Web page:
3. ^ Gary L. Fisher; Nancy A. Roget (11 November 2008). Encyclopedia of Substance Abuse Prevention, Treatment, and Recovery. SAGE Publications. pp. 570–. ISBN 978-1-4129-5084-8.
  4. ^ a b c d e f g h Srivastava, Anita; Kahan, Meldon; Nader, Maya (March 2017). "Primary care management of opioid use disorders: Abstinence, methadone, or buprenorphine-naloxone?". Canadian Family Physician. 63 (3): 200–205. ISSN 1715-5258. PMC 5349718. PMID 28292795.
  5. ^ a b "Buprenorphine for Chronic Pain: A Review of the Clinical Effectiveness". Canadian Agency for Drugs and Technologies in Health. 6 January 2017. PMID 28727399.
  6. ^ a b Yokell, MA; Zaller, ND; Green, TC; Rich, JD (March 2011). "Buprenorphine and buprenorphine/naloxone diversion, misuse, and illicit use: an international review". Current Drug Abuse Reviews. 4 (1): 28–41. doi:10.2174/1874473711104010028. PMC 3154701. PMID 21466501.
  7. ^ a b "NADAC as of 2017-11-29". Centers for Medicare and Medicaid Services. Retrieved 3 December 2017.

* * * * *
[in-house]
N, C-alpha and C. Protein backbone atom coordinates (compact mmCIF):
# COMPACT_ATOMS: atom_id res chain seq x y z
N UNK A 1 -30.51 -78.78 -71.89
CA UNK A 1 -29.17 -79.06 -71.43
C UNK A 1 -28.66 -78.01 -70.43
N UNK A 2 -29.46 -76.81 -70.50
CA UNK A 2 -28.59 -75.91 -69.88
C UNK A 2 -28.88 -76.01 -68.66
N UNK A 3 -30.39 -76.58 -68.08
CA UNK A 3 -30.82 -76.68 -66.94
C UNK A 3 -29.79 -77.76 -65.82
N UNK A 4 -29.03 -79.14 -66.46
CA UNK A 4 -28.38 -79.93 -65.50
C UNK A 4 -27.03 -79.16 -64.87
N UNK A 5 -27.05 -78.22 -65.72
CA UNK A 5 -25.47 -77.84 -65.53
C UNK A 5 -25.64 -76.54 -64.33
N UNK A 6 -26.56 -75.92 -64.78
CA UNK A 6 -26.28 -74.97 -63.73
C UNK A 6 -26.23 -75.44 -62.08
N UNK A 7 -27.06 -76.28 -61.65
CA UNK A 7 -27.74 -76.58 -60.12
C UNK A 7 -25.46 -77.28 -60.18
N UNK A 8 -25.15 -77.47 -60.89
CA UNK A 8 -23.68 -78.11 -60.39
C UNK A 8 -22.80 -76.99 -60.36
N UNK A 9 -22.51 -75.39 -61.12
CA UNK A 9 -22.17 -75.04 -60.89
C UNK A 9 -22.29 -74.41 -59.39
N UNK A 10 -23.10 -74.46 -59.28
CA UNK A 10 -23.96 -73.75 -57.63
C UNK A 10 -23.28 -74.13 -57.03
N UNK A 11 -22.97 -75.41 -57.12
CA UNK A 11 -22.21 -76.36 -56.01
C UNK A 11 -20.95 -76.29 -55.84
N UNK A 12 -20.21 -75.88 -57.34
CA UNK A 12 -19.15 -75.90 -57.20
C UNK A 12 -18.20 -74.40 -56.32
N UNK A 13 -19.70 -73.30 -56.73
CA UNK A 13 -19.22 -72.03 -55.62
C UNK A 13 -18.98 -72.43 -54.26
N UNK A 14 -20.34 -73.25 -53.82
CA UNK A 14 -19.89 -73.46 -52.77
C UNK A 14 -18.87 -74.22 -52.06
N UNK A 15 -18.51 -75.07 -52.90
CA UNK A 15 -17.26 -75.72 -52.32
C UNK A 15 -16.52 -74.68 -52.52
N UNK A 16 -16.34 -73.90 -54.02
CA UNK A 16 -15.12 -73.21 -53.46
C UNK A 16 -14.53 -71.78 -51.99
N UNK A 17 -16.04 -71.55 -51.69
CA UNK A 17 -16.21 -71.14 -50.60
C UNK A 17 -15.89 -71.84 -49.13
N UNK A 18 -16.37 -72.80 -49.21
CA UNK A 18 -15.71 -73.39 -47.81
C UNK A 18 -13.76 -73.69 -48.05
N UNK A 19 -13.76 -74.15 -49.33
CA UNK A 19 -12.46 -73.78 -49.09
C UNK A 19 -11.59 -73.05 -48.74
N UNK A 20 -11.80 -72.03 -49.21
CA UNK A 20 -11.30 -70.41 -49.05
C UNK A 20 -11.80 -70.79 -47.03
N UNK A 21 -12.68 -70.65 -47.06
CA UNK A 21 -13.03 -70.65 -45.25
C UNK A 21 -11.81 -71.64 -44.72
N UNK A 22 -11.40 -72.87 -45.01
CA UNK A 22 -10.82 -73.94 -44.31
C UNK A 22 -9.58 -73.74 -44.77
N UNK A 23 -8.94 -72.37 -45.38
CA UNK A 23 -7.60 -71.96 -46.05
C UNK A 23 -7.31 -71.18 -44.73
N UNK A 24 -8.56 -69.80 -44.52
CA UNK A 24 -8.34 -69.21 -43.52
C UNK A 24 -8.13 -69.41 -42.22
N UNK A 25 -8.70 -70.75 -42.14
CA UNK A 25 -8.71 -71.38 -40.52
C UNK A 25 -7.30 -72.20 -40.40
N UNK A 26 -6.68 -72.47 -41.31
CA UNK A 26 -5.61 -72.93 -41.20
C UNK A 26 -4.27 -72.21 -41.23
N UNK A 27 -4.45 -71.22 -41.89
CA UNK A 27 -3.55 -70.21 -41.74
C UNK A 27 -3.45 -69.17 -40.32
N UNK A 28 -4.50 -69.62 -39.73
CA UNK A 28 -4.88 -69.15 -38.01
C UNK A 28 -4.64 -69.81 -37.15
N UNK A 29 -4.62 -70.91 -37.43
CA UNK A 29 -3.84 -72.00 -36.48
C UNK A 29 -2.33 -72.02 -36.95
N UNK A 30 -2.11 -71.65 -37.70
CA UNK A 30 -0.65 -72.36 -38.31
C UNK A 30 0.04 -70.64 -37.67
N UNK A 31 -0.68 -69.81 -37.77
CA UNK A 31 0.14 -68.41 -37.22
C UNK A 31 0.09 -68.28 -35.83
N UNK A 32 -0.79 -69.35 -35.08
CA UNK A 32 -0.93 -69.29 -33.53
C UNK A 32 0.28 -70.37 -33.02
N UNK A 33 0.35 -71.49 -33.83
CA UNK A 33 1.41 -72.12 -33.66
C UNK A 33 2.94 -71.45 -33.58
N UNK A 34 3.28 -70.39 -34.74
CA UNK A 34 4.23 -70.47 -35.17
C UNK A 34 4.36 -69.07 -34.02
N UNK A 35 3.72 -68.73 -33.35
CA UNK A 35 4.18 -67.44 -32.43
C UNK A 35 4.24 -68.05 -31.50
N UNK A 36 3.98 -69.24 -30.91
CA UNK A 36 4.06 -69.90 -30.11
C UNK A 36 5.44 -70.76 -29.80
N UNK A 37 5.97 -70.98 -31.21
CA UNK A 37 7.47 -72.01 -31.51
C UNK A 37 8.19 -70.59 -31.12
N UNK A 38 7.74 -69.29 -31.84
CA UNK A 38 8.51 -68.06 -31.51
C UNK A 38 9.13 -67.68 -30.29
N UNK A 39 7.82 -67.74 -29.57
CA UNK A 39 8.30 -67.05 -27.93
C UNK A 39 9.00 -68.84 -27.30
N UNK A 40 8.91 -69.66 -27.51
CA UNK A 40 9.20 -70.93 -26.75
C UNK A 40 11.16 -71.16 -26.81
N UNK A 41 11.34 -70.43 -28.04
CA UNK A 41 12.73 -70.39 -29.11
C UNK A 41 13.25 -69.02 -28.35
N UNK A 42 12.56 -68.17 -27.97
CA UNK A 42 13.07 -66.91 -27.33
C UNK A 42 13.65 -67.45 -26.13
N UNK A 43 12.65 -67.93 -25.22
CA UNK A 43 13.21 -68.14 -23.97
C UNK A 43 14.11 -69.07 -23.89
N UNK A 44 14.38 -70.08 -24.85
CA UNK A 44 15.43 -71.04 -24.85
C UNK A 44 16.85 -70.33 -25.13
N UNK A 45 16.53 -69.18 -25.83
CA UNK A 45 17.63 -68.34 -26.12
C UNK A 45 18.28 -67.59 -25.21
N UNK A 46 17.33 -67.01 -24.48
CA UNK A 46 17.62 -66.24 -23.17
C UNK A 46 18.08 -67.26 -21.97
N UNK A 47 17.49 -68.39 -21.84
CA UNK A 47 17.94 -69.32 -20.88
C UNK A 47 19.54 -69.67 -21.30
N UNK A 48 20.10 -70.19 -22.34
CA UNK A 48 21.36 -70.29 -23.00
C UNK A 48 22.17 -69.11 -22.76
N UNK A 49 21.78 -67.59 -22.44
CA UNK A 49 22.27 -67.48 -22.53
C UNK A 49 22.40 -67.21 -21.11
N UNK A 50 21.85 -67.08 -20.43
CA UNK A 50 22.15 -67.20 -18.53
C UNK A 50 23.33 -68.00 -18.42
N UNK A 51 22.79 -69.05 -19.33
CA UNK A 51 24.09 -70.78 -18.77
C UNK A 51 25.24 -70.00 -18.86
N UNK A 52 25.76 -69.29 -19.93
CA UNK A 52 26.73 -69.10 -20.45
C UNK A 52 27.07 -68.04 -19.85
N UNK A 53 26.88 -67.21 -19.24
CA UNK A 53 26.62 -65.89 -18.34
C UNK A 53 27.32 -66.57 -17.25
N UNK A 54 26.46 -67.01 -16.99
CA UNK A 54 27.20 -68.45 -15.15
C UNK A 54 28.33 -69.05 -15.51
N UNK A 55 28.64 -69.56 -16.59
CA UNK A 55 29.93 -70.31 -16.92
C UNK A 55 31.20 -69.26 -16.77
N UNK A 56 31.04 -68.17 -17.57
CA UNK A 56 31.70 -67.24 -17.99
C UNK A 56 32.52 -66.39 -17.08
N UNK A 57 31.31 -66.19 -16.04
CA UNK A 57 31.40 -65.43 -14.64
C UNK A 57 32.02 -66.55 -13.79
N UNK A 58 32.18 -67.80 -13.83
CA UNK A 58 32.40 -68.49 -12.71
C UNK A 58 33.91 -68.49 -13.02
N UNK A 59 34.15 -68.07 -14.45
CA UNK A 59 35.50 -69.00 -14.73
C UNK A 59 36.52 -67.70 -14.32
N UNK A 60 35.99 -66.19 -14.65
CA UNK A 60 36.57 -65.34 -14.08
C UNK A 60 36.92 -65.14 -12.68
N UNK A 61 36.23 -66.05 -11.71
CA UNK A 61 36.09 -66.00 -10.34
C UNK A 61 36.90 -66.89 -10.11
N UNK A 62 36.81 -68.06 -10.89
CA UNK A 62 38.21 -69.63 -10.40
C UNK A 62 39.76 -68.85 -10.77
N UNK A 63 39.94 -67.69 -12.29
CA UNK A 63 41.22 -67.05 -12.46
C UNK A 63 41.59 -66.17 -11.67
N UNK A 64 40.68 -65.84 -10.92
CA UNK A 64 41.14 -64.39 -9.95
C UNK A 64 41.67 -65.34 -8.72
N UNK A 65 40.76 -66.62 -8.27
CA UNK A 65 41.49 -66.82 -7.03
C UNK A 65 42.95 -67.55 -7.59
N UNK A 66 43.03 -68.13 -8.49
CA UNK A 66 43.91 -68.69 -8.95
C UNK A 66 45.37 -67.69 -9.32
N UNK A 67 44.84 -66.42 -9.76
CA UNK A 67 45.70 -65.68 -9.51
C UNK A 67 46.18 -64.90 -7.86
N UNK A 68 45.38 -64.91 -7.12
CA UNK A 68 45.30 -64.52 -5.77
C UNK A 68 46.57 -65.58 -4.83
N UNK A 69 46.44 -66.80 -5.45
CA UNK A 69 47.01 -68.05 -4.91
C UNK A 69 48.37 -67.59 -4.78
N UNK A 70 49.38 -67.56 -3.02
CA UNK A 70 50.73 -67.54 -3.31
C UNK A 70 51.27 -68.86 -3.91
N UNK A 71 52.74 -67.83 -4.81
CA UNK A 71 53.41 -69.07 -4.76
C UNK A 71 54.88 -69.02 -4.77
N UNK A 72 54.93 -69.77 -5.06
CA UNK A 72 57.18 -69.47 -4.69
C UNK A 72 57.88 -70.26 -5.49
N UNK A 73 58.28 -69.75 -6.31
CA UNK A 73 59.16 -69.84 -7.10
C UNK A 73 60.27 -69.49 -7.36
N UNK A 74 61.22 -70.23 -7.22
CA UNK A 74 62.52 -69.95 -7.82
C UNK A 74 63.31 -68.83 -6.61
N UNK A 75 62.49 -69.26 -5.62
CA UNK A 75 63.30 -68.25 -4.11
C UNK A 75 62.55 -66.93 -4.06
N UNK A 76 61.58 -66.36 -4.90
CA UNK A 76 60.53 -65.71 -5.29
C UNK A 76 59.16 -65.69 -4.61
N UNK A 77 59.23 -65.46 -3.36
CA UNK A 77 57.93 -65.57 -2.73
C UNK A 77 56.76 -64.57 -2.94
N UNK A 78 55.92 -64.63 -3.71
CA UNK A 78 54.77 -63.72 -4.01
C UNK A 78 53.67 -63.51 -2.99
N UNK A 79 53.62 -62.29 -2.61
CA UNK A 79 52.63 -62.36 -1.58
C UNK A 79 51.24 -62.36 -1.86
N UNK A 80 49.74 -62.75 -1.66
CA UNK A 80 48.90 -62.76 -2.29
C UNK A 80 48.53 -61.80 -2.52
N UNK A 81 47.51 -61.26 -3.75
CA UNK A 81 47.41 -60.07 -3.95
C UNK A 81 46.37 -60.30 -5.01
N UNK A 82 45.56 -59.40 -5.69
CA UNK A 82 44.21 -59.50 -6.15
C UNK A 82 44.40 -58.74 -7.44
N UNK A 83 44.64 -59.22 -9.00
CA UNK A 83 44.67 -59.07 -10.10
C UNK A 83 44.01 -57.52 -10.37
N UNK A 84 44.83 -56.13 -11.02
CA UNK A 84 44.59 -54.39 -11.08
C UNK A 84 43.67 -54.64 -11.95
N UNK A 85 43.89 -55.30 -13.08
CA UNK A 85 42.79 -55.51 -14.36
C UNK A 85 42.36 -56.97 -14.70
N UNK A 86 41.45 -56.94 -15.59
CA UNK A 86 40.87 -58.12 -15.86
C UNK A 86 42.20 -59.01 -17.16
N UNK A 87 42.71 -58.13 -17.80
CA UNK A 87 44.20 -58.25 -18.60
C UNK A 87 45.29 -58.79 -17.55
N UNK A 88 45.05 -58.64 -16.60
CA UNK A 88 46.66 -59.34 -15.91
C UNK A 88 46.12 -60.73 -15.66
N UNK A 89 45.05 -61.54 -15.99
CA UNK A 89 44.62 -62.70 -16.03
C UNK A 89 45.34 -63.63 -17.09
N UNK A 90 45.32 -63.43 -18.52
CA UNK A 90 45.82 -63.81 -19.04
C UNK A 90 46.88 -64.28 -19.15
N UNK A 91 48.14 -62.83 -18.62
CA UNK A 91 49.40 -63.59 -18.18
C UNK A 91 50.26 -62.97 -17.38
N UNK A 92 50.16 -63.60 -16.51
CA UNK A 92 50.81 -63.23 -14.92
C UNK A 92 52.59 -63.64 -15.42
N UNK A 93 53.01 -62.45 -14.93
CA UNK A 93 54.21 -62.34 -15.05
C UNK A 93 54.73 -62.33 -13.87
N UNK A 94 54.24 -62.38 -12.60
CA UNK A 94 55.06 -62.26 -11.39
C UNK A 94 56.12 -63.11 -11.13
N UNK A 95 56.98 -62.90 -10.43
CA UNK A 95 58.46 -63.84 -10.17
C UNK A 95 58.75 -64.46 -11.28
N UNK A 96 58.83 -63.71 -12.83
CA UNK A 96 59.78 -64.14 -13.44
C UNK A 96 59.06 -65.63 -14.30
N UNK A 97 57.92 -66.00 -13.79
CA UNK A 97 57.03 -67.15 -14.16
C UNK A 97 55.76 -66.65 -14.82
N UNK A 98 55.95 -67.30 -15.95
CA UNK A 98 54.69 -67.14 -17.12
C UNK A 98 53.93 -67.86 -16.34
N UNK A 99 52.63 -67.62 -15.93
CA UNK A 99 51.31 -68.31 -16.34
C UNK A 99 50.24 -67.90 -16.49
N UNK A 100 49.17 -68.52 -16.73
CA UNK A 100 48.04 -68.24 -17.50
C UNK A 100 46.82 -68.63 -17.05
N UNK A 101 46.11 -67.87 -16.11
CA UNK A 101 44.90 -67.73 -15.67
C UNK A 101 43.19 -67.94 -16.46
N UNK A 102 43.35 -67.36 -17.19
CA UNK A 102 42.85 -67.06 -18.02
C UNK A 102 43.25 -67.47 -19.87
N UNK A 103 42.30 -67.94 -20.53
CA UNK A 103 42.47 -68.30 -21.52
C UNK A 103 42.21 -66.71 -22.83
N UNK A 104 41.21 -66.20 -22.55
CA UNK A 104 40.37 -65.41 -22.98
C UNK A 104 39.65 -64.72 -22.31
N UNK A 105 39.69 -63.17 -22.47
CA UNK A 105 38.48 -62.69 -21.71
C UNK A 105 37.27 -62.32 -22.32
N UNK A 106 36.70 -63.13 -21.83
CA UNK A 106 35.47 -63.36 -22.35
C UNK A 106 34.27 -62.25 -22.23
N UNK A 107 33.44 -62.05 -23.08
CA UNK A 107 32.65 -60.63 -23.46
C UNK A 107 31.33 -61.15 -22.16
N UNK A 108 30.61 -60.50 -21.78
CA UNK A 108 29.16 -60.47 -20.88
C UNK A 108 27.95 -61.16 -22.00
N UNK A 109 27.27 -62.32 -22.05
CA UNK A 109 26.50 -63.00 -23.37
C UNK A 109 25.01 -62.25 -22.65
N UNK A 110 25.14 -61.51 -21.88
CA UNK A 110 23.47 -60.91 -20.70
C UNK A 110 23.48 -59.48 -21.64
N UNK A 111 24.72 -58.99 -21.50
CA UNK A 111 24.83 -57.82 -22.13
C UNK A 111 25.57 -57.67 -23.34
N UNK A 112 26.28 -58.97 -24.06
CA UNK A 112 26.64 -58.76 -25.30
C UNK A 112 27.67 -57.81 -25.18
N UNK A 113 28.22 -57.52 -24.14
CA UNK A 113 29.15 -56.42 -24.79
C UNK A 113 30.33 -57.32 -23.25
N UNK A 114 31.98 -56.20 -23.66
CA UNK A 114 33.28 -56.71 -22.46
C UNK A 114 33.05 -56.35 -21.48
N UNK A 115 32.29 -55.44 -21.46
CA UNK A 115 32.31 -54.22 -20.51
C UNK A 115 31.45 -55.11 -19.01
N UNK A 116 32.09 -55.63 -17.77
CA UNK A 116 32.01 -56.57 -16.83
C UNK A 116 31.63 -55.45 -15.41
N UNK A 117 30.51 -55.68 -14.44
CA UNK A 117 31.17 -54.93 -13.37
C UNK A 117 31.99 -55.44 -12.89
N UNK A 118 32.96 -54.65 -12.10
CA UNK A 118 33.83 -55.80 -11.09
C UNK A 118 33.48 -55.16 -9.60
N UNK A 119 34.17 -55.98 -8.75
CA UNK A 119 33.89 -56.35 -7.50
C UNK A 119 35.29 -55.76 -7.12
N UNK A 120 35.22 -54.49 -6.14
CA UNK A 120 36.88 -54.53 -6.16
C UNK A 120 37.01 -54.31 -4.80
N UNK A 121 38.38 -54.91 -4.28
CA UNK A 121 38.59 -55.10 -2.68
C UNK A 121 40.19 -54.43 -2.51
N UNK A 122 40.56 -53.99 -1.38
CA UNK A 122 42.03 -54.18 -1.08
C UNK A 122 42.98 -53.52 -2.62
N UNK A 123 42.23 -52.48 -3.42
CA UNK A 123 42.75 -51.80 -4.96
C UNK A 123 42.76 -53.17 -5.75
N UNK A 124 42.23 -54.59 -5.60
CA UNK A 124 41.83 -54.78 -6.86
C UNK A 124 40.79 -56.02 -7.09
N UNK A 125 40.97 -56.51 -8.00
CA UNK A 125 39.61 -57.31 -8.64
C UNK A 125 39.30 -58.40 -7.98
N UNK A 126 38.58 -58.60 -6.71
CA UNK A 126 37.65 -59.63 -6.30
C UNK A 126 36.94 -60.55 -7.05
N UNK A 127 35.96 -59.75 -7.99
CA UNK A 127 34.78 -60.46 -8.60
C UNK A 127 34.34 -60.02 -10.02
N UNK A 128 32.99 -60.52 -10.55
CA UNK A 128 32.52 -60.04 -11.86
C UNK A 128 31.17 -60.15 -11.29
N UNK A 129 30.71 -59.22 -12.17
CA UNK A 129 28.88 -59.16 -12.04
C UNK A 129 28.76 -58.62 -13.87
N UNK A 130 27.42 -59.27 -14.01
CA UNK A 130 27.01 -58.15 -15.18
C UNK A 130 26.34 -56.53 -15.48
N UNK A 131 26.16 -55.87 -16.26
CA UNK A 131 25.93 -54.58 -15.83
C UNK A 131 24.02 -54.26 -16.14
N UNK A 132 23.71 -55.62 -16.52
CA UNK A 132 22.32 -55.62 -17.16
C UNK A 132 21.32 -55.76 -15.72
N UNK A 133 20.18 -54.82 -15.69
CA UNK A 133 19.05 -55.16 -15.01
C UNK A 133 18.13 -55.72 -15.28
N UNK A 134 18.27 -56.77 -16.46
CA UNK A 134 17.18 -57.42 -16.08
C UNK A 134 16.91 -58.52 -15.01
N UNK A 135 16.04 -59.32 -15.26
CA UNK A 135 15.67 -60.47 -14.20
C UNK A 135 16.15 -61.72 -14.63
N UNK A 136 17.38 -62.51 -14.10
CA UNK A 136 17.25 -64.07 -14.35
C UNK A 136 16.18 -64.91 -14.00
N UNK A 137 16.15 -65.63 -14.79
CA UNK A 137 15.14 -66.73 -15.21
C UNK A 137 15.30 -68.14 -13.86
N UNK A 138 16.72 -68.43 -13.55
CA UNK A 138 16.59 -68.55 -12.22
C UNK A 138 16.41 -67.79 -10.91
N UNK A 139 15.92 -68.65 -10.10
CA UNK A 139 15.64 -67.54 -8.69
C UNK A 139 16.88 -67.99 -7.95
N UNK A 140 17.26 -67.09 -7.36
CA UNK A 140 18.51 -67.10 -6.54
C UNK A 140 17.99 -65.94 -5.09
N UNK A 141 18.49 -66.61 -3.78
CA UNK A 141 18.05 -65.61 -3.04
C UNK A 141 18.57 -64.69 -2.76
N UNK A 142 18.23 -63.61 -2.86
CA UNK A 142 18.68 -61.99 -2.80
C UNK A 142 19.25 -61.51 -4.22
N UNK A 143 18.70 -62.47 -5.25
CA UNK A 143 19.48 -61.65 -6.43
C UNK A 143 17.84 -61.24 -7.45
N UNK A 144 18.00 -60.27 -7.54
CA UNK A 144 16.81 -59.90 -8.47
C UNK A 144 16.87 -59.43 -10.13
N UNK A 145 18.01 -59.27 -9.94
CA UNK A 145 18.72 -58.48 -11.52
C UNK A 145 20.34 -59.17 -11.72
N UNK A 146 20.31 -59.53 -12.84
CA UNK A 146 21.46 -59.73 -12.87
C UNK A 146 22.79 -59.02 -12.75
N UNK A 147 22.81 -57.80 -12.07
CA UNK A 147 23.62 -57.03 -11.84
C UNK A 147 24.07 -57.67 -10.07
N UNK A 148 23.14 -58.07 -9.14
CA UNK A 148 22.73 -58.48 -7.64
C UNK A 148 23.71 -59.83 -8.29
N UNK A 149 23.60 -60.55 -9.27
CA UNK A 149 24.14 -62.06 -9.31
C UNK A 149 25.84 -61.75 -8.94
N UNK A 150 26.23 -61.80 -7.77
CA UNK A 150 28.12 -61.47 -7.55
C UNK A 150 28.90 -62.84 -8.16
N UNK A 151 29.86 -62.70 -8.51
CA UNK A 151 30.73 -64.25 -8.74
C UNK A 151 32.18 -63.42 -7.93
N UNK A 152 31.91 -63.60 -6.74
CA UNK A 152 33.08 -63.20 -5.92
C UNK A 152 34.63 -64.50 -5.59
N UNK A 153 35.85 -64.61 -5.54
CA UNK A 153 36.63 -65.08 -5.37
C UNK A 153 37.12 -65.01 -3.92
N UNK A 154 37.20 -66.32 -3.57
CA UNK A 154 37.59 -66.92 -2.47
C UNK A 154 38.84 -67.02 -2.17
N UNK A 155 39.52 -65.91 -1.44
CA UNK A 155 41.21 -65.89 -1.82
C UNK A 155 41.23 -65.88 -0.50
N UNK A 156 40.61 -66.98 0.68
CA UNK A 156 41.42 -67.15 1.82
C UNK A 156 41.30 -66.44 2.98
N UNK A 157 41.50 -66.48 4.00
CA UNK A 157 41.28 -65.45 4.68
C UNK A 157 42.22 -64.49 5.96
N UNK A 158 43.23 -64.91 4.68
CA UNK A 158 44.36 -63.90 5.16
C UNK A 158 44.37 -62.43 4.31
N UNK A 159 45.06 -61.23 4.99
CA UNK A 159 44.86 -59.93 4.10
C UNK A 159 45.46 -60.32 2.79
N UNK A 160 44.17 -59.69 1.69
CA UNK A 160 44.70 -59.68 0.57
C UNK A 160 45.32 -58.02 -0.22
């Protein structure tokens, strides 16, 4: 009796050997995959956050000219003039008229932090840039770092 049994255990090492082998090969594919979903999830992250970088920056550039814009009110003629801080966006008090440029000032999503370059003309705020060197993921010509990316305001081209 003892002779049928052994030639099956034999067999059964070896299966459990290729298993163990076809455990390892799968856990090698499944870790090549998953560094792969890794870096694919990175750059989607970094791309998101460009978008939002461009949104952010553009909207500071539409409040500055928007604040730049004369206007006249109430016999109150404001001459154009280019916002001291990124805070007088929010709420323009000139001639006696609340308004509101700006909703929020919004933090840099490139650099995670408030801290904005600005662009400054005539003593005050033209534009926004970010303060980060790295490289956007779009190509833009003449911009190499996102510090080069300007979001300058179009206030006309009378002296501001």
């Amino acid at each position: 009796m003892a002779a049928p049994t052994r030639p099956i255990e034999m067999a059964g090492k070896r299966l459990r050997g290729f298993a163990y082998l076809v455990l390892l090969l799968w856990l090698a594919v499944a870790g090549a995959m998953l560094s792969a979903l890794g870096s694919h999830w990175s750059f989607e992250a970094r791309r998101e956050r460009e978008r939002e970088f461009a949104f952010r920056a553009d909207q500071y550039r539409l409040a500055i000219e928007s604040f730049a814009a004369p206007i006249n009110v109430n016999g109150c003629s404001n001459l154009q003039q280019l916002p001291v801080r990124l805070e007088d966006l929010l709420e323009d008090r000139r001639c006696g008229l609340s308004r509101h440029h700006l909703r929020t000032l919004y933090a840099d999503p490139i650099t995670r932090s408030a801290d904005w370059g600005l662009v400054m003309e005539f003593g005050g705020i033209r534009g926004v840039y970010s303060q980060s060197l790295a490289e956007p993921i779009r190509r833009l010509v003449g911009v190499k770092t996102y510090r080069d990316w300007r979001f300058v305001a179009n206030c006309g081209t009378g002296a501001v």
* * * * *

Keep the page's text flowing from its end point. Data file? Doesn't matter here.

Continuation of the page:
8. ^ a b British national formulary : BNF 69 (69 ed.). British Medical Association. 2015. p. 346. ISBN 9780857111562.
  9. ^ "Press Announcements - FDA approves first generic versions of Suboxone sublingual film, which may increase access to treatment for opioid dependence". Retrieved 23 June 2018.
  10. ^ a b c "Suboxone Information" (PDF). Retrieved 2017-11-14.
  11. ^ Yokell, Michael A.; Zaller, Nickolas D.; Green, Traci C.; Rich, Josiah D. (1 March 2011). "Buprenorphine and Buprenorphine/Naloxone Diversion, Misuse, and Illicit Use: An International Review". Current Drug Abuse Reviews. 4 (1): 28–41. doi:10.2174/1874473711104010028. ISSN 1874-4737. PMC 3154701. PMID 21466501.
  12. ^ a b c Orman, Jennifer S.; Keating, Gillian M. (2009). "Buprenorphine/naloxone: a review of its use in the treatment of opioid dependence". Drugs. 69 (5): 577–607. doi:10.2165/00003495-200969050-00006. ISSN 0012-6667. PMID 19368419.
  13. ^ a b FDA Professional Drug Information for Suboxone Film.
  14. ^ a b c d e f Haberfeld, H, ed. (2015). Austria-Codex (in German). Vienna: Österreichischer Apothekerverlag.
  15. ^ "Suboxone Contraindications". Retrieved 2017-10-30.
  16. ^ "Suboxone film label" (PDF). Retrieved 2017-11-14.
  17. ^ Bonhomme, Jean; Shim, Ruth S.; Gooden, Richard; Tyus, Dawn; Rust, George (1 January 2012). "Opioid Addiction and Abuse in Primary Care Practice: A Comparison ofMethadone and Buprenorphine as Treatment Options". Journal of the National Medical Association. 104 (7–8): 342–350. doi:10.1016/s0027-9684(15)30175-9. ISSN 0027-9684. PMC 4039205. PMID 23092049.